• Either way, tens of thousands of people outside the US who had planned to come here (in many cases, to move here) were unable to — and tens of thousands of people in the US were unable to leave the country, for fear they wouldn't be able to return. [Vox / Tara Golshan]
  • Friday night's order might change that — at least temporarily. But the executive branch is also, quietly, walking back key parts of the order. The administration has finally "clarified" (admitted) that the executive order doesn't apply to green card holders. [BuzzFeed News / Chris Geidner]
  • And US Citizenship and Immigration Services, which froze all immigration applications (including for green cards and citizenship) from blacklisted countries, might be starting to process them again? It's kind of unclear. [The Intercept / Ryan Devereaux, Murtaza Hussain, and Alice Speri]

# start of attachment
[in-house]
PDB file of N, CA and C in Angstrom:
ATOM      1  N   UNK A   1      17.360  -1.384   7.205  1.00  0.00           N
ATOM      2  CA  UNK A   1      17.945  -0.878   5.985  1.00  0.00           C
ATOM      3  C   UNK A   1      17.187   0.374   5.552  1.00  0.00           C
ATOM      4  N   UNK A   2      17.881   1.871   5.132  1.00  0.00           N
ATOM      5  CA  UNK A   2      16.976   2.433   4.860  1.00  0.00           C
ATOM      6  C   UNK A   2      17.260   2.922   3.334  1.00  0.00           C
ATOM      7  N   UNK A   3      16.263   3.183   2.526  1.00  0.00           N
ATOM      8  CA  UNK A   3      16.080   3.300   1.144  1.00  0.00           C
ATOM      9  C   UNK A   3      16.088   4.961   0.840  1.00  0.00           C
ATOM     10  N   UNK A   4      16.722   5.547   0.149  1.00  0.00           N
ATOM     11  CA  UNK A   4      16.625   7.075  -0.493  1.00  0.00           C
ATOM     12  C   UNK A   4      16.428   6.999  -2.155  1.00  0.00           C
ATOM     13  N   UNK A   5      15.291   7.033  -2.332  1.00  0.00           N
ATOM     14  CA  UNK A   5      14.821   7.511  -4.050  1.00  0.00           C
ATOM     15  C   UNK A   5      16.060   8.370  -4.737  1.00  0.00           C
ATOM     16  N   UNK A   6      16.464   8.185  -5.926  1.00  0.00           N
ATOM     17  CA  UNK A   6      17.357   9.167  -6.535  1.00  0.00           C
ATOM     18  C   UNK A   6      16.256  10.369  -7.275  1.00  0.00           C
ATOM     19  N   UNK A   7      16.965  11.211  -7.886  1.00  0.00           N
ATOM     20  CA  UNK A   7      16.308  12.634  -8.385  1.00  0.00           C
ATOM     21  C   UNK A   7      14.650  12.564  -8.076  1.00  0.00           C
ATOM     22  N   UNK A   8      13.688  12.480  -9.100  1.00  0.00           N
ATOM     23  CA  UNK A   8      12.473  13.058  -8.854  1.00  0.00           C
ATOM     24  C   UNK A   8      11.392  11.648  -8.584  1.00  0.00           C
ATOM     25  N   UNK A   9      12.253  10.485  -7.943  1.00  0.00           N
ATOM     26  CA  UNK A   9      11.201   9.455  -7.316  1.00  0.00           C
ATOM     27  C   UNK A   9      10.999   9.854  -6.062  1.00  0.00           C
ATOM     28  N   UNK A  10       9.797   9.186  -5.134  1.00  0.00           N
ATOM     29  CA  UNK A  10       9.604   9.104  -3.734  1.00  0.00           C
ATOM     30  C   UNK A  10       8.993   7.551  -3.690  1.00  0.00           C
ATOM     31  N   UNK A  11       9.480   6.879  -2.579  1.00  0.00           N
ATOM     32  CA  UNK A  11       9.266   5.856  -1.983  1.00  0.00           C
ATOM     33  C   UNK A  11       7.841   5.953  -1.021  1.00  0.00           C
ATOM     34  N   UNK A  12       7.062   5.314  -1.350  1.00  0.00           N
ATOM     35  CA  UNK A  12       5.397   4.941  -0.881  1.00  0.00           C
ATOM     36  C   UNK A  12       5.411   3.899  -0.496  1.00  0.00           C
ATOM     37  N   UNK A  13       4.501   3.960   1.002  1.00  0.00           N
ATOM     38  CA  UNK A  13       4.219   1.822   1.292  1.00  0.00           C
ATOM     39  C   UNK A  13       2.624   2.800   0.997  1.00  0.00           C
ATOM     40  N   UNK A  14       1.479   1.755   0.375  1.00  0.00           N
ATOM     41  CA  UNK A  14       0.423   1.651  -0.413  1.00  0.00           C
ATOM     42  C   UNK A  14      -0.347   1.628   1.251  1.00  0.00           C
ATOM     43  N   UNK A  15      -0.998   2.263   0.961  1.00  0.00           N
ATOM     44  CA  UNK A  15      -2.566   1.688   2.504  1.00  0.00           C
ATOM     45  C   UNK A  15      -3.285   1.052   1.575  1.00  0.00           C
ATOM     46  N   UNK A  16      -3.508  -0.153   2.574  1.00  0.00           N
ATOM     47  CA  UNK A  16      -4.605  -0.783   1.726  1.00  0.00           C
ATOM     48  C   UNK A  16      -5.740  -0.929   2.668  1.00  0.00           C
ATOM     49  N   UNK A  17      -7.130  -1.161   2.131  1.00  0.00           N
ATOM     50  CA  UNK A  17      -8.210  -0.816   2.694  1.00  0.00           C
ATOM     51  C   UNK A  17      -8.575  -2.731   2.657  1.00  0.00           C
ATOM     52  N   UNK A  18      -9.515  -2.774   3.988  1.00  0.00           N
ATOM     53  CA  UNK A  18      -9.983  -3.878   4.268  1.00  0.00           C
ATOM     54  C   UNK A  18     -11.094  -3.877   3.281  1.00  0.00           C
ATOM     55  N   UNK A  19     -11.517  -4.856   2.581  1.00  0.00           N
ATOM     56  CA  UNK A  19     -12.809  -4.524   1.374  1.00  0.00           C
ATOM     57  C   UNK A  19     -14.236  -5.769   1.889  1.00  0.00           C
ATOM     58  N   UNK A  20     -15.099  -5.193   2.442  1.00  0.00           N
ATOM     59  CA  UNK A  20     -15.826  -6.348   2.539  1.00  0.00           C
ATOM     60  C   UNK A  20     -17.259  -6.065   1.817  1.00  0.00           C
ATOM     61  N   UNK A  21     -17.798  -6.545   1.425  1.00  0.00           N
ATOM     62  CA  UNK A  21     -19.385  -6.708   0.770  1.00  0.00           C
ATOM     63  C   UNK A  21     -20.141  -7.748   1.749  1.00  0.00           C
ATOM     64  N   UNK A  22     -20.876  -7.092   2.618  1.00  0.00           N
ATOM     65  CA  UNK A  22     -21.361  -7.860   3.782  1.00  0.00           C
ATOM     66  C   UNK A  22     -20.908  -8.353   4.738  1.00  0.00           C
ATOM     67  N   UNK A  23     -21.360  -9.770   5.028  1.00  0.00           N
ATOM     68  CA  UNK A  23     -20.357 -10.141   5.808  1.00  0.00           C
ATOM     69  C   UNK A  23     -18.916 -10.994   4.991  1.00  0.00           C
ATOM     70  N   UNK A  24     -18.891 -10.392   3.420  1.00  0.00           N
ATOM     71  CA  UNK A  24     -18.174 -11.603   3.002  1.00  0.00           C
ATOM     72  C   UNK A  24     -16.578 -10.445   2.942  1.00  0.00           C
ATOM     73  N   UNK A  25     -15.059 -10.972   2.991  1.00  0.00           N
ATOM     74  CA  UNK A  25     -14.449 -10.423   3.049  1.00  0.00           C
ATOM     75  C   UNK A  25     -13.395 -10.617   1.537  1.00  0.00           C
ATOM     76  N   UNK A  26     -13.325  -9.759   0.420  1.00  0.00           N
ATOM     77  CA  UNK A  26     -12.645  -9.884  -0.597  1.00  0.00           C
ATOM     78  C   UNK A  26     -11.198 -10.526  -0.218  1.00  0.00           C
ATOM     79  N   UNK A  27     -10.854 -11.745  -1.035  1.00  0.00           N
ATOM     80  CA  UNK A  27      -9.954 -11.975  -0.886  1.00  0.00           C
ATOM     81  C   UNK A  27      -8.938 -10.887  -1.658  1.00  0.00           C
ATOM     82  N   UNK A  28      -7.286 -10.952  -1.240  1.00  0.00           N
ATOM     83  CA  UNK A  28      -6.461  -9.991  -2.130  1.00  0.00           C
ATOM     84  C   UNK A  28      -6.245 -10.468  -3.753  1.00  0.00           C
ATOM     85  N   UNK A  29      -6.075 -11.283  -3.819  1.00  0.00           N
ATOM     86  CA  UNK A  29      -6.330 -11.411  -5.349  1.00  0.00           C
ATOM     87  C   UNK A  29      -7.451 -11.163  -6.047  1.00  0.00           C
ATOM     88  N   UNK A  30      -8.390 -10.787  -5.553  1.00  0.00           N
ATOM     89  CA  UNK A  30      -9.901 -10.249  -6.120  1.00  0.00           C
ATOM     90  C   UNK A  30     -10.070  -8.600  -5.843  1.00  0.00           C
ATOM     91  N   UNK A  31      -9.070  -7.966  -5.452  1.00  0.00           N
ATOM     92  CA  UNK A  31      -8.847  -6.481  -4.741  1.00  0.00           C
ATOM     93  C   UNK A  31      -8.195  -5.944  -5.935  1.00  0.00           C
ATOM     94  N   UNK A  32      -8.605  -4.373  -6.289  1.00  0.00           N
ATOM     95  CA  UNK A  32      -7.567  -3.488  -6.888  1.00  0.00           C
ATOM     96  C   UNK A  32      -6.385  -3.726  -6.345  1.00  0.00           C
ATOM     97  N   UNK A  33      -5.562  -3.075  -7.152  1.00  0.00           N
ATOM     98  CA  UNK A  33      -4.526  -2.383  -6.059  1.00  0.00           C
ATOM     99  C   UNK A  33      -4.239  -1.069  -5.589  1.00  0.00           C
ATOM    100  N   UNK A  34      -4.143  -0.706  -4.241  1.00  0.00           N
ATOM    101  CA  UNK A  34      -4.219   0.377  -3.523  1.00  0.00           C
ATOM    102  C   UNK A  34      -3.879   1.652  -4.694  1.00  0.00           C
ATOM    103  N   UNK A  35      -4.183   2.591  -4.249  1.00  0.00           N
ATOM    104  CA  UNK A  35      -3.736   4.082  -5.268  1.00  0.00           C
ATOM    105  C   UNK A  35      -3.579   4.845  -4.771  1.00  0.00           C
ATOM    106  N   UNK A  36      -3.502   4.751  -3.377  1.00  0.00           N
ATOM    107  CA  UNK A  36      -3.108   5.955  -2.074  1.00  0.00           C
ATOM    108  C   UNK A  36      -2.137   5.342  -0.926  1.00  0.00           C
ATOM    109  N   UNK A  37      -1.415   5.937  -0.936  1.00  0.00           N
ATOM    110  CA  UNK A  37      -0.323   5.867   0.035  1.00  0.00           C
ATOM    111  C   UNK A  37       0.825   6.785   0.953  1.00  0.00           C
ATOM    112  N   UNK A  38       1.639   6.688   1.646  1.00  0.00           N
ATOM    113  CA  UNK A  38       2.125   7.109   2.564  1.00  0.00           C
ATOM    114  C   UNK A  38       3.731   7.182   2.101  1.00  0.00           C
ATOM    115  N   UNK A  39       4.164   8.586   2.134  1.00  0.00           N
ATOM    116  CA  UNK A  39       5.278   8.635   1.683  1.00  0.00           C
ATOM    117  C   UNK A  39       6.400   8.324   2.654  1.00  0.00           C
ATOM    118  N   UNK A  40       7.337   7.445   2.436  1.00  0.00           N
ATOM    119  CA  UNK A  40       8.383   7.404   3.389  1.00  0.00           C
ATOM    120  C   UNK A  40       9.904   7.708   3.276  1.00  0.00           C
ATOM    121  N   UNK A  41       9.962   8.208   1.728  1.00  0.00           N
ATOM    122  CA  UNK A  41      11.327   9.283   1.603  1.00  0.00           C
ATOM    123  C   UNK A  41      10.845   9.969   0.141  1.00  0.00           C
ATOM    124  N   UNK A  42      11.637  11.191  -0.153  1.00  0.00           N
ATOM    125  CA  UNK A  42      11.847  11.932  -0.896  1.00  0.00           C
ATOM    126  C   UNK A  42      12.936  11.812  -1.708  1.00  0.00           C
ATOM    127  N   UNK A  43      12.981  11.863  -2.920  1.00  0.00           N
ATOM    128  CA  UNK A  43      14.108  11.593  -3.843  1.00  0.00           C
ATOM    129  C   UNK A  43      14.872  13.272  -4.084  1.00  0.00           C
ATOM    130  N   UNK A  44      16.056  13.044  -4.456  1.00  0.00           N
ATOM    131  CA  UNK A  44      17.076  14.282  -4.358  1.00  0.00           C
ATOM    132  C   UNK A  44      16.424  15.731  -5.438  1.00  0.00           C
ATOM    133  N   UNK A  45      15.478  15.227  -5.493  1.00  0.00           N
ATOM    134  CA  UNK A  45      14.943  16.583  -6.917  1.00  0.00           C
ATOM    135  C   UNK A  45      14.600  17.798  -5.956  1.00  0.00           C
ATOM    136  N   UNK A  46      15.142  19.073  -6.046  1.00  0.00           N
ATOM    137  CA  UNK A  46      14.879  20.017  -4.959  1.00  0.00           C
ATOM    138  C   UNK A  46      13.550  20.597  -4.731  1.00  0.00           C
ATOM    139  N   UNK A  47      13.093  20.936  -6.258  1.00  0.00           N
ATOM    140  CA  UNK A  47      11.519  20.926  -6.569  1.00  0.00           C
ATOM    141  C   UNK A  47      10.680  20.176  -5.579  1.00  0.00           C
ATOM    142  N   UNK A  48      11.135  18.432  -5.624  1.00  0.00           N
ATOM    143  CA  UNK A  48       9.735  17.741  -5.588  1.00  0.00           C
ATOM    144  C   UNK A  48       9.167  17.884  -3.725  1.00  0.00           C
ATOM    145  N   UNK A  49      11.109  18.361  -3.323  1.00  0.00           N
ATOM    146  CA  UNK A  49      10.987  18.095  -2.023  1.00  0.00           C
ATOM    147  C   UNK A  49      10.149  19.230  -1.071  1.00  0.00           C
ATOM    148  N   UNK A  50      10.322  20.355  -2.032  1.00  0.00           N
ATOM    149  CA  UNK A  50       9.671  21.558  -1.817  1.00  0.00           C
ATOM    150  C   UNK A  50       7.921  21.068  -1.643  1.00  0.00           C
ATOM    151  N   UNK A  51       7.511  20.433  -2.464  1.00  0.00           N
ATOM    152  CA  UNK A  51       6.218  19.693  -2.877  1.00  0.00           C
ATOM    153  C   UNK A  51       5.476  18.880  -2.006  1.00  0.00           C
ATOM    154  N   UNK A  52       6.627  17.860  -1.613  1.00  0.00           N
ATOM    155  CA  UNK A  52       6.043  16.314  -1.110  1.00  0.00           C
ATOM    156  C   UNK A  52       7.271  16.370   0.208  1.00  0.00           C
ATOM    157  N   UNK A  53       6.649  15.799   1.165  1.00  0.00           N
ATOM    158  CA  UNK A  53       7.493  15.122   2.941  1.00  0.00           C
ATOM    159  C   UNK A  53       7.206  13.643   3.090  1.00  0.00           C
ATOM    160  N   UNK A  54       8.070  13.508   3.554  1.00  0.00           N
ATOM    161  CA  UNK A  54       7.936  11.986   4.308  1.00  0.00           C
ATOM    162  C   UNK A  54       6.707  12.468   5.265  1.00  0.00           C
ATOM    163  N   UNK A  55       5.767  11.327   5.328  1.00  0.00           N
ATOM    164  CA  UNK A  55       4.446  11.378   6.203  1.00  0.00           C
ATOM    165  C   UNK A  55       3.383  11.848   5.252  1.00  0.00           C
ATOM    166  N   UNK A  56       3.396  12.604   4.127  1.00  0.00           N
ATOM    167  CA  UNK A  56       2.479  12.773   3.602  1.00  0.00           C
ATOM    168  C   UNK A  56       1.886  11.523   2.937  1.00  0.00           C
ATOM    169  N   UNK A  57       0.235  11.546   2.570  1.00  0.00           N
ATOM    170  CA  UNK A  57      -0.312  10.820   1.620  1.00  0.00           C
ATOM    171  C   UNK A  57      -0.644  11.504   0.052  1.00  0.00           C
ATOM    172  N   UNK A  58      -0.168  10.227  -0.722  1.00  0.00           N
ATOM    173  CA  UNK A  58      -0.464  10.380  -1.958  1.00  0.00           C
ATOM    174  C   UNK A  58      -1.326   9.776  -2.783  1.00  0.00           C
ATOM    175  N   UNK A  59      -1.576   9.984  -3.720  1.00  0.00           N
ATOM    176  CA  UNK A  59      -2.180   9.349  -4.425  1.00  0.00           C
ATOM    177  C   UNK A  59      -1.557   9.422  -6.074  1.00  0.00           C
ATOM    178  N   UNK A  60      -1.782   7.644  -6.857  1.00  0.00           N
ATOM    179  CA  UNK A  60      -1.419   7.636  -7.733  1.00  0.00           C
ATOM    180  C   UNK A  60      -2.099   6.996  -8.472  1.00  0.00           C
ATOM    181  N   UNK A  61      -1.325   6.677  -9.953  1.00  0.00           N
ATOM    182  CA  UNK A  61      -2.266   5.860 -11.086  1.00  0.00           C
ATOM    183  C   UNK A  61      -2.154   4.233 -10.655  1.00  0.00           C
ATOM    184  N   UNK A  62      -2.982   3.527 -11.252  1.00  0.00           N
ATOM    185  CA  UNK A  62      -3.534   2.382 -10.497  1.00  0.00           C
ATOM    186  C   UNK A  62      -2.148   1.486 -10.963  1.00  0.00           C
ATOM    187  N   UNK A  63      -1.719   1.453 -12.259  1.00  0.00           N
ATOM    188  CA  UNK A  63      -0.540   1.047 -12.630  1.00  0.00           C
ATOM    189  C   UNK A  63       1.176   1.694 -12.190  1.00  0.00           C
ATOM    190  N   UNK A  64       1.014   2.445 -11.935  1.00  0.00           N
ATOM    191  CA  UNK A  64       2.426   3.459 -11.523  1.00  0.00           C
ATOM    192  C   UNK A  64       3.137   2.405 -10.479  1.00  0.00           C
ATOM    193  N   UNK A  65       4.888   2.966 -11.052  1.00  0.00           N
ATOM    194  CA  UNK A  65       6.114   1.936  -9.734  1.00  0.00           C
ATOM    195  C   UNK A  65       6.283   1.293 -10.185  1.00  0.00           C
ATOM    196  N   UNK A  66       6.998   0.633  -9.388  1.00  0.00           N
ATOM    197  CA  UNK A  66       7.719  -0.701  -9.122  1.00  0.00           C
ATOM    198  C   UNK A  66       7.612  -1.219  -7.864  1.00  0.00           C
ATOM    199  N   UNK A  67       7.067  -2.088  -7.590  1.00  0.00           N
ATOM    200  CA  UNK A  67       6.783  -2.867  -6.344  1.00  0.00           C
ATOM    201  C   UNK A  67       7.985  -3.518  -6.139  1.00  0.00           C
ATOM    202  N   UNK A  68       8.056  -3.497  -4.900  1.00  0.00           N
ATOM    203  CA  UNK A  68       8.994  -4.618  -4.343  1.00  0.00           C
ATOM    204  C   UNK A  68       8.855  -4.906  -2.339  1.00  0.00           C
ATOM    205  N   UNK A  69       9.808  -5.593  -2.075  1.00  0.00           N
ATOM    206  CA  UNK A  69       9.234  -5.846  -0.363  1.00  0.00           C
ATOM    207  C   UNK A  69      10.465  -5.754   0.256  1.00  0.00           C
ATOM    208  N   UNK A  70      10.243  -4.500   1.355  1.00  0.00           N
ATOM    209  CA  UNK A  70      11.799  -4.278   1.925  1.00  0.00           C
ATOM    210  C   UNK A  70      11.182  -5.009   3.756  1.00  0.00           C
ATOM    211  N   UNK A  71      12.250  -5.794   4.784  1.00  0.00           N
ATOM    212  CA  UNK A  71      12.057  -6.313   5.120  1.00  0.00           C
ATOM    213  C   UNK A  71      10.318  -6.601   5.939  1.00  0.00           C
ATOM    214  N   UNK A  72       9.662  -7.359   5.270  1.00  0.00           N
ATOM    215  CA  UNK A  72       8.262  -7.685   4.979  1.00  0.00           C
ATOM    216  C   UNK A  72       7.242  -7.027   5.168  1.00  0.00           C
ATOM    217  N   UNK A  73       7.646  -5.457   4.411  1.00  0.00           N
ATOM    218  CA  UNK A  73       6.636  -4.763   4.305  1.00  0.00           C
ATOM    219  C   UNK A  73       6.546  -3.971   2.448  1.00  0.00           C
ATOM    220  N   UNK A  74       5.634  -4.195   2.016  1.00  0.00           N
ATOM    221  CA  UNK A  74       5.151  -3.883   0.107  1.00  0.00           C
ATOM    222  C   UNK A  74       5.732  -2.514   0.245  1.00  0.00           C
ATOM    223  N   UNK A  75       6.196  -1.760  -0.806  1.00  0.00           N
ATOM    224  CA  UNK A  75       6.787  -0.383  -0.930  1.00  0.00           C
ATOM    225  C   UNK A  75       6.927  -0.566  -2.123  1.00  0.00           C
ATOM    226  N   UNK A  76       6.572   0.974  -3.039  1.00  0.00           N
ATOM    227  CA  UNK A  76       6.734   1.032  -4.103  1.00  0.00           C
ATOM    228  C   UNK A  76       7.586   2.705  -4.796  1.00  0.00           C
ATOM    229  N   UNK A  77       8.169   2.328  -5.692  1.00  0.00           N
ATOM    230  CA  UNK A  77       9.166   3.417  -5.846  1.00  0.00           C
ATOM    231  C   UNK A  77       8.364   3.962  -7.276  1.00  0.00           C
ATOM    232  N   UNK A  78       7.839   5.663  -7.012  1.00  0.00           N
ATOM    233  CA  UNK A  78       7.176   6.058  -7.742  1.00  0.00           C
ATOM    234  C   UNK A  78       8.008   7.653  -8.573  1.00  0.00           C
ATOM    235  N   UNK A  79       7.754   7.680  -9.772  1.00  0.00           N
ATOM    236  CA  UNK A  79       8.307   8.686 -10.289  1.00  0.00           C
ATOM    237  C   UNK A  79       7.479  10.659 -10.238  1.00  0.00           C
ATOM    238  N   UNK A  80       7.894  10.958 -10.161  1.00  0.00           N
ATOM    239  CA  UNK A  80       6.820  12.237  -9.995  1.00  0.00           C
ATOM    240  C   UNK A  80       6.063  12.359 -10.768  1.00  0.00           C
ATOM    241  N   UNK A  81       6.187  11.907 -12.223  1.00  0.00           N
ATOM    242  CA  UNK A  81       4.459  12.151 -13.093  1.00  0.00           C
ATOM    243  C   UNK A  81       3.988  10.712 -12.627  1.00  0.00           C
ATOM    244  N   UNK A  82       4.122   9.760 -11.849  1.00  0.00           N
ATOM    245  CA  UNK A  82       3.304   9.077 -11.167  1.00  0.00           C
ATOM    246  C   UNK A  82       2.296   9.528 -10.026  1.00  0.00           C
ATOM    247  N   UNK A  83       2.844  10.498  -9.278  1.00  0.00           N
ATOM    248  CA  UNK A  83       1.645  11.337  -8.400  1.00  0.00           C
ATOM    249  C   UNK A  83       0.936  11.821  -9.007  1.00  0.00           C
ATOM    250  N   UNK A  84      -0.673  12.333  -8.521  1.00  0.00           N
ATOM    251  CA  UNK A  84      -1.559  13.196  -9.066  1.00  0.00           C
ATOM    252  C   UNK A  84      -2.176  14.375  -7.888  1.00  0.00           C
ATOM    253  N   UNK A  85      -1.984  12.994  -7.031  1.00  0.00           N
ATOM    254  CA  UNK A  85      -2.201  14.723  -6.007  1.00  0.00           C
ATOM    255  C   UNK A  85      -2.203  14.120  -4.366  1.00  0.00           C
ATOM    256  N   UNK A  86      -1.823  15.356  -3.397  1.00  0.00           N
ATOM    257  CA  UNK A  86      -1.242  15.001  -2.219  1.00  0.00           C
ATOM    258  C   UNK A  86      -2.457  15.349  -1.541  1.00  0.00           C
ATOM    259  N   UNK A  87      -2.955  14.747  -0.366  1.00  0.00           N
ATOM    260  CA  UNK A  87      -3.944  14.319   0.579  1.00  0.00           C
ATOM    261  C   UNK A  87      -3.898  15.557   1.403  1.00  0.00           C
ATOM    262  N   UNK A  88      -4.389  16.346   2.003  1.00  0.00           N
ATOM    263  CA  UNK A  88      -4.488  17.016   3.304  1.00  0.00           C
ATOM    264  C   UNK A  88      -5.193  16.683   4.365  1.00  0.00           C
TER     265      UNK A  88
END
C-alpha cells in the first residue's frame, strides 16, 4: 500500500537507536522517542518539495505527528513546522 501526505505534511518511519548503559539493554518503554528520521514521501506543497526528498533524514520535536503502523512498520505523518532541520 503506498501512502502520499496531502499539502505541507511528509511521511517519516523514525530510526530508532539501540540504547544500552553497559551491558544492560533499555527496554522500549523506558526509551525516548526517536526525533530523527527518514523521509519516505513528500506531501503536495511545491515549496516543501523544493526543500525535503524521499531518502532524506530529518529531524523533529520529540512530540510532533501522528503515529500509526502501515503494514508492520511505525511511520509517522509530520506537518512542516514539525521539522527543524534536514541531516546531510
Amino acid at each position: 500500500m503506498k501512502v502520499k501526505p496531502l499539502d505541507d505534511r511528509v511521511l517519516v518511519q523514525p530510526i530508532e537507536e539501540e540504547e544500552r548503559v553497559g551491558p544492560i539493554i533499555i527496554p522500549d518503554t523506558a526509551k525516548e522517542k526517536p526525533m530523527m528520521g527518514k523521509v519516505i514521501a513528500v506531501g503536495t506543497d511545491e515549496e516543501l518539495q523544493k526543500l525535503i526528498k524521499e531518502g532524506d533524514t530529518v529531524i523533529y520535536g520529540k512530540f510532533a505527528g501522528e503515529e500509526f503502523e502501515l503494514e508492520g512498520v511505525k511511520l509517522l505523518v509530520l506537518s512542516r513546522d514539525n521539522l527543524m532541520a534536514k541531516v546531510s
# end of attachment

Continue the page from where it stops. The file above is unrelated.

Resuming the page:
• This isn't the beginning of the end. The executive order lays out a way to make the temporary ban permanent — which will involve just as much pain (if not more) to would-be immigrants, but with more advance notice and therefore, presumably, less frantic litigation. [Vox / Dara Lind]
  • But the quiet administrative walkback is a sign that the administration isn't getting the deference it might have expected by citing terrorism — and that it's feeling the pressure. [Vox / Dara Lind]

The deadliest week in Ukraine since 2015

Sifting through the wreckage in Ukraine Associated Press
  • It’s been a bloody week in eastern Ukraine. Fighting between government forces and Russian-backed separatist rebels took the lives of 33 people, including civilians, and injured several dozen more, as rockets and heavy artillery hit residential areas just north of a main rebel stronghold of Donetsk. It was the most violent week in the region since 2015. [Associated Press / Inna Varenytsia]